Tuesday, December 11, 2007

Standardized Testing Squelches School Fieldtrips - Yet Another Reason To Homeschool

Another casualty of public school high stakes testing is the class fieldtrip. What a terrible thing. Unfortunately, for public school kids the fieldtrip is going the way of the dinosaurs.

Yet another reason to homeschool.
Field trips are one of the key staples of homeschooling.
You study something, and take your child out into the real world and experience the museum, the factory, the artisan, the theater, the symphony, the beach, whatever.
The world is our classroom.
It really and truly is.

Not so for those shackled in the brick school buildings and enslaved by the dreaded "standardized tests". Here in CT, public school students are subjected to the Connecticut Mastery Tests (CMT) which are supposed to measure how well teachers are teaching the curriculum and how well the kids are learning. This past year the results were not at all stellar.

Everyone is also all agog over the "achievement gap" between urban and suburban kids. And yet, they are willing to deny kids the wonderful experience of exploration and learning off school grounds. This is particularly devastating, I think, to urban and "underprivileged kids" who otherwise have little or no opportunity to visit museums and other worthwhile places.

An article in the Hartford Courant,"Field Trips Fading Fast In An Age Of Testing" (by Daniela Altimari) has this to report:
For today's students, such experiences are increasingly elusive. Tight budgets and rising gas prices, concerns about safety and the sheer hassle of taking kids out into the world are leading some schools to reduce or eliminate field trips.

And now there's a powerful new force keeping students in their seats during the school day: the drive to boost performance on standardized tests. That has led principals to jettison "extras" such as field trips in their quest to wring every minute of instructional time from an already crammed school day.

In other words, an afternoon spent gazing at masterpieces in an art museum is getting harder to justify.

"We have a limited amount of time for instruction," said Karen List, an assistant superintendent in West Hartford. "Given all the demands that are placed upon us these days, we want to make sure every single moment is a valuable moment."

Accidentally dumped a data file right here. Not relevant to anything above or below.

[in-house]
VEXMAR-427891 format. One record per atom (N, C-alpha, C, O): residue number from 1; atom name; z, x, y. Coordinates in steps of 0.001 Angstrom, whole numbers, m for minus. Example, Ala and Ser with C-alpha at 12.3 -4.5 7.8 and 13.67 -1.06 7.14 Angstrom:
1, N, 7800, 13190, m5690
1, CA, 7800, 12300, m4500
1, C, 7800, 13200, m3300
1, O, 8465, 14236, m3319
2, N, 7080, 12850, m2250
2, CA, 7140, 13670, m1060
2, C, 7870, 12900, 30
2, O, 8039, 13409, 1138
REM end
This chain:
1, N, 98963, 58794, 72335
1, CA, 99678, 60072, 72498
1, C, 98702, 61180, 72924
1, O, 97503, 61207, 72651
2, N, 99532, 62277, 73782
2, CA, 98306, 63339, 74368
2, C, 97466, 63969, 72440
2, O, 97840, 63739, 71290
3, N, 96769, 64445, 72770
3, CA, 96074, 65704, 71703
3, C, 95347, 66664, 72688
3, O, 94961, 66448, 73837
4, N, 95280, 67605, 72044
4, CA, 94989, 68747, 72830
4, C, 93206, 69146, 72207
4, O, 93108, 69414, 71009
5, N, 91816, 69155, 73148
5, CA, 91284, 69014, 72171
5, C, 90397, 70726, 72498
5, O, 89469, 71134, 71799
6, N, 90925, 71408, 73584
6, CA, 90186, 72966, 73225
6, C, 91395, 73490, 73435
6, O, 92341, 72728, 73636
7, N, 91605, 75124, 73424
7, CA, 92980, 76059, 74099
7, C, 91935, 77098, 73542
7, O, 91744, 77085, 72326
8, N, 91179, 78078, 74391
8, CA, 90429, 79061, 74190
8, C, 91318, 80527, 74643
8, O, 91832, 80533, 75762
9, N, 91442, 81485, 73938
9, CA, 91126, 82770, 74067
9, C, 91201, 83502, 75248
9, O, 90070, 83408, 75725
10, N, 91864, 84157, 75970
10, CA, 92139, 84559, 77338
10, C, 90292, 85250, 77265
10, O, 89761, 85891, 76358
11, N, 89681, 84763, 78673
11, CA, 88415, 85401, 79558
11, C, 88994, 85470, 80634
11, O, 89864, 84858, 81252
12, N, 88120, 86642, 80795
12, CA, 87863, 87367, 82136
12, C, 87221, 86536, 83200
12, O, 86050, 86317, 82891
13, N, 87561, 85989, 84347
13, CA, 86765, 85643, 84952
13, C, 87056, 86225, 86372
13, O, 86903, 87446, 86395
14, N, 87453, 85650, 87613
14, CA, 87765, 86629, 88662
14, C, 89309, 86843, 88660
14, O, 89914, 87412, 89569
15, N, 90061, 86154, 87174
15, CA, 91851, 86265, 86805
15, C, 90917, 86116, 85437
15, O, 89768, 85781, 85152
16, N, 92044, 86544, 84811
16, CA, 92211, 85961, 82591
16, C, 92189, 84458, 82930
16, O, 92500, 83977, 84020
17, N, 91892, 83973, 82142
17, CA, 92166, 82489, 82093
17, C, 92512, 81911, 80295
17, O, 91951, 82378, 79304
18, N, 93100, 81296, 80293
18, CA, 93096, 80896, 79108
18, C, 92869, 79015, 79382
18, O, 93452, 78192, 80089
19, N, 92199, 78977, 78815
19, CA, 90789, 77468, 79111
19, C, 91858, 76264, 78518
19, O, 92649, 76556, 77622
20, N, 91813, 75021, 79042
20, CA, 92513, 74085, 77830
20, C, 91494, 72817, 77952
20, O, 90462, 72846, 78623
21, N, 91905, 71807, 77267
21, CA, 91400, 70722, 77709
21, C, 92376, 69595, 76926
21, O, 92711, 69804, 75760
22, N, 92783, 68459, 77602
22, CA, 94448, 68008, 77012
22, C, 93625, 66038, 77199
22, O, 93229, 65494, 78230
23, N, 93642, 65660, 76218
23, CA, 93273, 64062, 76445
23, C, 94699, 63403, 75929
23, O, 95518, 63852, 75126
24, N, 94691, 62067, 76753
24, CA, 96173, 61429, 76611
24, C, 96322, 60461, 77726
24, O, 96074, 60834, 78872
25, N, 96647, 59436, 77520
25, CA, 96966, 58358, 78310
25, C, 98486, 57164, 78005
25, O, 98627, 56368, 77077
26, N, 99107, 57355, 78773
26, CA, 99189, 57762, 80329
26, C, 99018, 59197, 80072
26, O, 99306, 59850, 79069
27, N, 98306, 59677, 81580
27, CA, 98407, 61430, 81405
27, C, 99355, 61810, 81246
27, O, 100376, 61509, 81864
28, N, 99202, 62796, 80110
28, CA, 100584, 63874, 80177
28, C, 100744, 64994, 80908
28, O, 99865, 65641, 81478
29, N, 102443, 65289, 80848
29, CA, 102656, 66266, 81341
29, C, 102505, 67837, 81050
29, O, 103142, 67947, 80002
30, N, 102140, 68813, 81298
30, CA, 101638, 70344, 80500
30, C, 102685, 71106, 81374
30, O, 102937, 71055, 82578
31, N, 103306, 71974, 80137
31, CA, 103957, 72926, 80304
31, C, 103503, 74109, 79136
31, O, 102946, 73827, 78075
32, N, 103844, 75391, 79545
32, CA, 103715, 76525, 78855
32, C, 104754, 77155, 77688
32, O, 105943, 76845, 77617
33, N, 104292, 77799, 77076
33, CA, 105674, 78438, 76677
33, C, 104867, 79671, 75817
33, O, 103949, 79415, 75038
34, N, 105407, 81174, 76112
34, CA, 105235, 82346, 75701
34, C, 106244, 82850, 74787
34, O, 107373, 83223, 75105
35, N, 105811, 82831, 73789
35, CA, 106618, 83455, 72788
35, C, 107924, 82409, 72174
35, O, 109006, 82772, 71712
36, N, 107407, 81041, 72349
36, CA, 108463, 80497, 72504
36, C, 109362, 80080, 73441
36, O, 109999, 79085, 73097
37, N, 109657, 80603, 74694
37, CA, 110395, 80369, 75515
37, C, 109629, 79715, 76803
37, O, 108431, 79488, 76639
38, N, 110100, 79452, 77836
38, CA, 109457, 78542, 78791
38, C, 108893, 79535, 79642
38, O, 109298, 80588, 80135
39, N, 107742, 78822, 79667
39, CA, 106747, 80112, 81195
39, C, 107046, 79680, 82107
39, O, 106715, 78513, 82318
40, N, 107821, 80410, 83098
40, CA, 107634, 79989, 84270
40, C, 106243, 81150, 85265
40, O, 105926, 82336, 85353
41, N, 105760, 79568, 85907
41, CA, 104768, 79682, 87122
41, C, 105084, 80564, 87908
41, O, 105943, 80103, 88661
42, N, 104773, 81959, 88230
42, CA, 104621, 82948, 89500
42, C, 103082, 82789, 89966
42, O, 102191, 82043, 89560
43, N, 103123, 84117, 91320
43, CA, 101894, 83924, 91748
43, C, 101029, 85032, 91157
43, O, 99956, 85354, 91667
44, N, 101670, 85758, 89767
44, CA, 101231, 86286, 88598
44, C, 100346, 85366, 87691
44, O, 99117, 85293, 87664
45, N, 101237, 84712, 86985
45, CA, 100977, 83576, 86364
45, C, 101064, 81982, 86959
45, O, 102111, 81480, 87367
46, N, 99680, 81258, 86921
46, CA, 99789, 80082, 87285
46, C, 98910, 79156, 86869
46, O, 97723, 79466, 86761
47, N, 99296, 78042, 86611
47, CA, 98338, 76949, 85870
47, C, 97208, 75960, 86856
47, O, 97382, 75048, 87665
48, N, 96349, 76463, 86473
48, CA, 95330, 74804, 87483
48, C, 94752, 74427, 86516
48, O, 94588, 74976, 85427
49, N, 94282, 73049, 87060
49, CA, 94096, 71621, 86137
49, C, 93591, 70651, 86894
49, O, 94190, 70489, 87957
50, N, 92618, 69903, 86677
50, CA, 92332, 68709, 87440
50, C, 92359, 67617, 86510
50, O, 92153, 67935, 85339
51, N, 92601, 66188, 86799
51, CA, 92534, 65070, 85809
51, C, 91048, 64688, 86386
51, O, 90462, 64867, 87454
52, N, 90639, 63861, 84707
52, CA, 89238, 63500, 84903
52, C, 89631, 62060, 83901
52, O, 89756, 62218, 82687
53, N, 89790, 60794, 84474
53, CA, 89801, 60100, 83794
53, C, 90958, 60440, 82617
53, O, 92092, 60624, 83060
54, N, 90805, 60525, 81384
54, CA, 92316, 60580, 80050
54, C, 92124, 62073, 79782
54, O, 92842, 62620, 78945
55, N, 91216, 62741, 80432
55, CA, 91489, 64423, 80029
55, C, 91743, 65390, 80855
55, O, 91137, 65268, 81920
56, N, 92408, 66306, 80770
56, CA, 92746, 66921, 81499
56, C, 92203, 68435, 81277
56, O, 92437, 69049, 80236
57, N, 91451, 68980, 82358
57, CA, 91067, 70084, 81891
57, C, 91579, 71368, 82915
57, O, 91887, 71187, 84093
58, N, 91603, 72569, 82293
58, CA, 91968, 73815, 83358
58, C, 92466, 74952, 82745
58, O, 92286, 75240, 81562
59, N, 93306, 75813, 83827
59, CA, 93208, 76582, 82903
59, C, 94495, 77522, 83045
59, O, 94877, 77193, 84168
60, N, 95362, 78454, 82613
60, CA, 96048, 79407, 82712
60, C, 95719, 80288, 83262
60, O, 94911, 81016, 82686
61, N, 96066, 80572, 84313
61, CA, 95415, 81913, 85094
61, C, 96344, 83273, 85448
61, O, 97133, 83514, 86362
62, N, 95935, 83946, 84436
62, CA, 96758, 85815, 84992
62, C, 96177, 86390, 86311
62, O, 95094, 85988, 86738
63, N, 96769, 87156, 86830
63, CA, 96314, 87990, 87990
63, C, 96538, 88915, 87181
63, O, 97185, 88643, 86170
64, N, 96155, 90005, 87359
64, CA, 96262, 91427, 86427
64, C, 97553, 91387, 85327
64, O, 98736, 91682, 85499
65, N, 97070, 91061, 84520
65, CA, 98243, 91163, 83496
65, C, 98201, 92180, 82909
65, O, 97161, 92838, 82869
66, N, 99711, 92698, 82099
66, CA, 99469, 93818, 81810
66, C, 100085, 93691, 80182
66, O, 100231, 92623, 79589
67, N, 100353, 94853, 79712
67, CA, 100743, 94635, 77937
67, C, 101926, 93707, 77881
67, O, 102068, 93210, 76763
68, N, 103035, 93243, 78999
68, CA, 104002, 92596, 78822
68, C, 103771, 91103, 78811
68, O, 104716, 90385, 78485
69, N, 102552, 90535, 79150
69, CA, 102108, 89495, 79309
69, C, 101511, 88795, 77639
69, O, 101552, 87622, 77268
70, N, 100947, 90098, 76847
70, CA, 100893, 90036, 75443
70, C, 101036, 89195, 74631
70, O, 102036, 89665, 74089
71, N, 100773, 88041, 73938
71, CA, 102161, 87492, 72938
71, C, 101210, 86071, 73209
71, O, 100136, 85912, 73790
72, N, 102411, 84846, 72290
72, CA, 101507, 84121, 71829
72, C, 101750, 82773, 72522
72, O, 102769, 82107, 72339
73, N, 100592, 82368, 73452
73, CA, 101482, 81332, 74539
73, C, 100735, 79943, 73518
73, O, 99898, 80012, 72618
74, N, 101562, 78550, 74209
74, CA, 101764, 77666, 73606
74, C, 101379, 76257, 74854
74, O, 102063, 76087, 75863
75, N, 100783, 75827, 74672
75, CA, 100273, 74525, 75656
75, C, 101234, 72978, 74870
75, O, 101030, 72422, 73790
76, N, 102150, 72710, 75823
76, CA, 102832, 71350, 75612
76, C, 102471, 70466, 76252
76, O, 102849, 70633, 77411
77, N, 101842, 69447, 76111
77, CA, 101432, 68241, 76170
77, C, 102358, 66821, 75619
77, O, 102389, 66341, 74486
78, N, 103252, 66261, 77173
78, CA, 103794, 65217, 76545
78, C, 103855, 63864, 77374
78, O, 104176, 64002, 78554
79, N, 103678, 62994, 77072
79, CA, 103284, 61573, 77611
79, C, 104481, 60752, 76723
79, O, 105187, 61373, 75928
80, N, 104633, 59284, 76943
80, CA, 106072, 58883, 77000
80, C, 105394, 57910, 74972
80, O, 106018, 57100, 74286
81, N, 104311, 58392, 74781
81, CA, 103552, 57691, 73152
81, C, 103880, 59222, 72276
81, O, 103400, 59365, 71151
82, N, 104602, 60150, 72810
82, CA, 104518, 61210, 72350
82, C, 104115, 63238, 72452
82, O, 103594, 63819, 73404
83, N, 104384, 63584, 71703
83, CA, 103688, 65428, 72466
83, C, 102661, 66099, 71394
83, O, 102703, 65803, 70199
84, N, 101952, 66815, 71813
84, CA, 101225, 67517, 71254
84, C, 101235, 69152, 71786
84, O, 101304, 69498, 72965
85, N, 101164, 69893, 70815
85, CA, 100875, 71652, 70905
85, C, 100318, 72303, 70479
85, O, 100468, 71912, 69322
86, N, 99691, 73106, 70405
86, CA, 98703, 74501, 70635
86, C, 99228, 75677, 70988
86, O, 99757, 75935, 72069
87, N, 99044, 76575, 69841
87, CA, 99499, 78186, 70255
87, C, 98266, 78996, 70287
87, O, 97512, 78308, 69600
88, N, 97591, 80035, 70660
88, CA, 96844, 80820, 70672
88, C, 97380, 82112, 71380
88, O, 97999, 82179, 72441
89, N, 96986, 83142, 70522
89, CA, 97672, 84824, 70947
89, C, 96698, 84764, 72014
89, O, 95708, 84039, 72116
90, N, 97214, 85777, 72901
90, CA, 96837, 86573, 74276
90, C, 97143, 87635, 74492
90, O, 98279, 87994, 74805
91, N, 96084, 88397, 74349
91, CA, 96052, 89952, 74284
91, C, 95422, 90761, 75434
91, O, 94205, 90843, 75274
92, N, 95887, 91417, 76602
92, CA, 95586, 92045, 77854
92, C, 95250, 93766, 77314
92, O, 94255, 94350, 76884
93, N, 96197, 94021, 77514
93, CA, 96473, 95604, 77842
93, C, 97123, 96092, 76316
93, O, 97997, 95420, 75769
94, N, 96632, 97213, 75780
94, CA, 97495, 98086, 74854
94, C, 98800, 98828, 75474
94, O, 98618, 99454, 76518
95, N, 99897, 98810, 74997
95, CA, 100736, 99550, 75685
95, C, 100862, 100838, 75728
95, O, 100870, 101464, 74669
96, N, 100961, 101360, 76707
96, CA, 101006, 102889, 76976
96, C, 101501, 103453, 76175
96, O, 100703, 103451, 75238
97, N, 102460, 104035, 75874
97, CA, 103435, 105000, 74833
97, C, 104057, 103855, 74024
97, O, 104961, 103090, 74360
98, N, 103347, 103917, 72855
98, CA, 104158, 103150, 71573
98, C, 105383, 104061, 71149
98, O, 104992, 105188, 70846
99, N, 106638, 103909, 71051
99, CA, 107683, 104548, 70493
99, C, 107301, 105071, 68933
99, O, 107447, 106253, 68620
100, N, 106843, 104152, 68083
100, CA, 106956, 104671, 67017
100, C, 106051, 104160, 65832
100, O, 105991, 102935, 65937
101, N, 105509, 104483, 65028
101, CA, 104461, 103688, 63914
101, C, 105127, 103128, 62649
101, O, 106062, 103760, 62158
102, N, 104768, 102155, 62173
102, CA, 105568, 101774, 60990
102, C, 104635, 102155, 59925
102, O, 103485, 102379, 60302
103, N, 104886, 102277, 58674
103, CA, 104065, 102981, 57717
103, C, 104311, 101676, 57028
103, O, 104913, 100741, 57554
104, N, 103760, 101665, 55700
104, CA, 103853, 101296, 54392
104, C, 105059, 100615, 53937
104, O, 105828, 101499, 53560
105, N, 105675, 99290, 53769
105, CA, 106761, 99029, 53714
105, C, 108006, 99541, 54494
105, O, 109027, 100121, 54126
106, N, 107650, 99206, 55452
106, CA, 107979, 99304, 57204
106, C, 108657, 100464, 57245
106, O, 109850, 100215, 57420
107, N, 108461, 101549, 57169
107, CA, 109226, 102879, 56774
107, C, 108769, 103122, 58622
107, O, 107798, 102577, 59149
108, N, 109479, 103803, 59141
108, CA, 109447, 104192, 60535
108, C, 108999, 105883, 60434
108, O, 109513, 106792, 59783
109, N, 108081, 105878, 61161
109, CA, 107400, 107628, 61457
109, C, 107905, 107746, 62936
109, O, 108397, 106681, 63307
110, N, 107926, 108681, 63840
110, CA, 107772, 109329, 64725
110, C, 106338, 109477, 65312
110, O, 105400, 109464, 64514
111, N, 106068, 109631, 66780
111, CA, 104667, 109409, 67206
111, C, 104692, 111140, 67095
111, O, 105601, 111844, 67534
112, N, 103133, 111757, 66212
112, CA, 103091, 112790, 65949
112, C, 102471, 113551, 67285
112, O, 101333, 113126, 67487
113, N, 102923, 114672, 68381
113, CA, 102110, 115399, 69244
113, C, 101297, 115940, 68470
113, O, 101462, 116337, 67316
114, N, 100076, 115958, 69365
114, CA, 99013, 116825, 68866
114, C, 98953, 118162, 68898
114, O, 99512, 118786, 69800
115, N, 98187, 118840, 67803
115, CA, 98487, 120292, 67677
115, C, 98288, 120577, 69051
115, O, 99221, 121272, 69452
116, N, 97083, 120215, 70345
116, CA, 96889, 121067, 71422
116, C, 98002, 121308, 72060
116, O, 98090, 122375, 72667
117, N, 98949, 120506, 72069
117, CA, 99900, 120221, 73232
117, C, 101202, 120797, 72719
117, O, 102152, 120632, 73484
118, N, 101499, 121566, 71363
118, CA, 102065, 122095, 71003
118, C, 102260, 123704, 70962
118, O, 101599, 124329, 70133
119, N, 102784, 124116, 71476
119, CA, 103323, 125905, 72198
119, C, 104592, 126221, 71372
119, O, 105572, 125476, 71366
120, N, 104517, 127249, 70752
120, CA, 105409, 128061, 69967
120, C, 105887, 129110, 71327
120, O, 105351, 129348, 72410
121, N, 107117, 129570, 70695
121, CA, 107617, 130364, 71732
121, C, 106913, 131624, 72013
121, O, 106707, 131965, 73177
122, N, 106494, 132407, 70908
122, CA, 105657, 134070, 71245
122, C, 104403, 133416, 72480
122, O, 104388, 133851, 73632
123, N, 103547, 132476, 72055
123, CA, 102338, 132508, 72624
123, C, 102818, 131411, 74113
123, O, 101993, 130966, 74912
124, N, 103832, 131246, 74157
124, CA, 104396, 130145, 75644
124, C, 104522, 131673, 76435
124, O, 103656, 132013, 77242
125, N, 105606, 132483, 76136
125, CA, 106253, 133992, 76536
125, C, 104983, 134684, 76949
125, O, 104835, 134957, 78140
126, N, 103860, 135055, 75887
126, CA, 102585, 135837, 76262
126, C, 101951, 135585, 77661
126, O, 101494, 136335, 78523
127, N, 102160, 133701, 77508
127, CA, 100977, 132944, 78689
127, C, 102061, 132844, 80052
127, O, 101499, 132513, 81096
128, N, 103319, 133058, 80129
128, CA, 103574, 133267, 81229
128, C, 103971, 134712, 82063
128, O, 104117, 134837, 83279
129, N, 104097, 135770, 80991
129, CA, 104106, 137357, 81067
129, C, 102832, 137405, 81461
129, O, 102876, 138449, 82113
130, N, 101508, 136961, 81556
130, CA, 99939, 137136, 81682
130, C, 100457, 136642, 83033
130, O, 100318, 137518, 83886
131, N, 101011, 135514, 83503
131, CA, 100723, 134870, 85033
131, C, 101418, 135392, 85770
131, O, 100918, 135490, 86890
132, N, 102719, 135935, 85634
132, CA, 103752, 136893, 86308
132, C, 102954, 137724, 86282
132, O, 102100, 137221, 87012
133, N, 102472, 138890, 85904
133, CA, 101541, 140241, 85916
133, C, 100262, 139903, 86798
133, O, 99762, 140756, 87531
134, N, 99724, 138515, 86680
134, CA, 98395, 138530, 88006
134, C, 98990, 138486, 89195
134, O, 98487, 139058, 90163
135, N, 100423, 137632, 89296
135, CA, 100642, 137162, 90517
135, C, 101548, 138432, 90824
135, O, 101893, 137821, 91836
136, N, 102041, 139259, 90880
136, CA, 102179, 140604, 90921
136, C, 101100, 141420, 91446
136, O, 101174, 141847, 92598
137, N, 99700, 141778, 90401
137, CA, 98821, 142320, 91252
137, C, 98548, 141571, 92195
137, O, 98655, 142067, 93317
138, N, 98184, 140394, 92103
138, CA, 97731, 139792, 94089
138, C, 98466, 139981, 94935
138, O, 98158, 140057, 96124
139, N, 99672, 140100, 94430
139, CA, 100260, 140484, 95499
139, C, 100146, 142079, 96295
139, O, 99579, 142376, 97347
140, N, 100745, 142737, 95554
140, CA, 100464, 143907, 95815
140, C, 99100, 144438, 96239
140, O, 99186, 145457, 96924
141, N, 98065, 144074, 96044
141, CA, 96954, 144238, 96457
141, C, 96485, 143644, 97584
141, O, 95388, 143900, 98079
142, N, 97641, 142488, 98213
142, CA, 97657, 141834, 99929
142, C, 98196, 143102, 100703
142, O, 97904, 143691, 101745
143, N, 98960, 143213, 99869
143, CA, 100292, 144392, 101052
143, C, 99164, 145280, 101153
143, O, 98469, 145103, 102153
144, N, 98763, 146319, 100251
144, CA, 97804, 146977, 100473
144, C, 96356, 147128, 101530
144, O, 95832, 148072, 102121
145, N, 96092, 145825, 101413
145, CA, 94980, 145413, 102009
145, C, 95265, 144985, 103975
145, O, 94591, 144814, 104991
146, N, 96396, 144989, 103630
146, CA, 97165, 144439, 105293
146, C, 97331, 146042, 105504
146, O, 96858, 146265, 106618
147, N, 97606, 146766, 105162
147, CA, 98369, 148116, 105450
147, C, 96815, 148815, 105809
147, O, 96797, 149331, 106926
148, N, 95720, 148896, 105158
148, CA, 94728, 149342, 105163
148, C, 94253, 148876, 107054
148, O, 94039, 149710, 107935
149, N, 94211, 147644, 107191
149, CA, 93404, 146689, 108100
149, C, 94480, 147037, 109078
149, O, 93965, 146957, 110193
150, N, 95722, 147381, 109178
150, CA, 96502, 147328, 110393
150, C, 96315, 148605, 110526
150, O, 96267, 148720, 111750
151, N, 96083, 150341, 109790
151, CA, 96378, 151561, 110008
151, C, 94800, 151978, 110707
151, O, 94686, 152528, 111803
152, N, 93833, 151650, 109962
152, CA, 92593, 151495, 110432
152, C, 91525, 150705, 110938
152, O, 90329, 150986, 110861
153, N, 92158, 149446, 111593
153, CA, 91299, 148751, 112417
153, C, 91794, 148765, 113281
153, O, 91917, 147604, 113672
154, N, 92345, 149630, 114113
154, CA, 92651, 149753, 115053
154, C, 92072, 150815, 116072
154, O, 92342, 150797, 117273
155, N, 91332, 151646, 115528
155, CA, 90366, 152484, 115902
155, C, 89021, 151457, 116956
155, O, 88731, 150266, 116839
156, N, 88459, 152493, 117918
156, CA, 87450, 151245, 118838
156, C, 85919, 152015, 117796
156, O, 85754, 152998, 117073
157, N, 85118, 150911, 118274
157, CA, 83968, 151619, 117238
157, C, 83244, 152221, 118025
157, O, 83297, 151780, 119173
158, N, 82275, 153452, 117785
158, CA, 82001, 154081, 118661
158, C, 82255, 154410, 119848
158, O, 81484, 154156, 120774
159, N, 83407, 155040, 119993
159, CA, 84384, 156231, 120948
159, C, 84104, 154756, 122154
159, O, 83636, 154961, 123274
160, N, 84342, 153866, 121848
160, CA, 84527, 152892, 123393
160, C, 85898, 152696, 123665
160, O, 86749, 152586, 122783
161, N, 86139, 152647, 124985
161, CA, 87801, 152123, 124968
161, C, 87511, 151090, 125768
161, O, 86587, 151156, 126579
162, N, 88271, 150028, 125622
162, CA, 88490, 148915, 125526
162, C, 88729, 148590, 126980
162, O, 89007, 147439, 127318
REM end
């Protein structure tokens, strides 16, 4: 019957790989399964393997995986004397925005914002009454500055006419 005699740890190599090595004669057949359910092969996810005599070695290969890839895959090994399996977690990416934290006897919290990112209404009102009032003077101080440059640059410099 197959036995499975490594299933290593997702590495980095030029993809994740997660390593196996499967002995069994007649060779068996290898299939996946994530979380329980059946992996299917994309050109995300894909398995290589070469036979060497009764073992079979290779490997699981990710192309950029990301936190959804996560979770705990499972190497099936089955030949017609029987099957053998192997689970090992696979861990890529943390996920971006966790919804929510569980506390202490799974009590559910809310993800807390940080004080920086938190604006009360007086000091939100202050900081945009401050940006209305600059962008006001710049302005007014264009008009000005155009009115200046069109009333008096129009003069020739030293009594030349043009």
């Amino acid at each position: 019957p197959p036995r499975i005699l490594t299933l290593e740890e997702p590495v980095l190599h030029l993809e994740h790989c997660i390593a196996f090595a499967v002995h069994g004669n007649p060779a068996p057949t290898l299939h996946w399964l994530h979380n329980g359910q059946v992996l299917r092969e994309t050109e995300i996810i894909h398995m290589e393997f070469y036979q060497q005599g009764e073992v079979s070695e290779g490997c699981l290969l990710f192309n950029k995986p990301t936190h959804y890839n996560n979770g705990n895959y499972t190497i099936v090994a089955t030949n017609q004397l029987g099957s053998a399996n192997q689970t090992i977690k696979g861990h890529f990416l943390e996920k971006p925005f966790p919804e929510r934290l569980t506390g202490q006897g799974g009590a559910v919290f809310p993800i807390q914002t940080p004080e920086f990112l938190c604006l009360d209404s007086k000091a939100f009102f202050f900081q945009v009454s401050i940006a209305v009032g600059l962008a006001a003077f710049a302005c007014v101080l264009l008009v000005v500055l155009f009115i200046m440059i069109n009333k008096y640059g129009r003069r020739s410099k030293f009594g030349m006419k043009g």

The pressure to improve student performance is especially intense in urban school systems struggling beneath the weight of the federal No Child Left Behind Act. James Thompson, the assistant superintendent in Hartford, said his district is reviewing its field trip policy to make sure every excursion connects to a classroom lesson.

"Schools are still taking field trips, but we want to make sure those trips are in line with the standards," he said.
What a terrible shame that in the name of "standards" public school kids do not have more opportunities to get out and see what many fine museums and other interesting places have to offer. And what an equal tragedy it is that our fine art and history museums are losing incredible amounts in terms of revenue and attendance.

I remember when I was on the board of a local history museum that we were told by many local schools that the kids would no longer be participating in the field trips they had done in the past, because the schools could not show how, "the field trip would significantly contribute to higher CMT scores". We struggled with how to get schools to continue to come. We even lowered admission prices because our only interest was really to have the kids learn from our exhibits. I see that things have not changed, and if anything it has gotten much worse.

According to the report in the Courant:
Despite that, some institutions that cater to schools say they are noticing a sharp drop in attendance. The number of students visiting the Wadsworth Atheneum dropped from 17,742 during the 2005-06 academic year to 12,221 last year. During that same span, the number of visitors from Hartford schools fell from about 5,000 to about 3,000.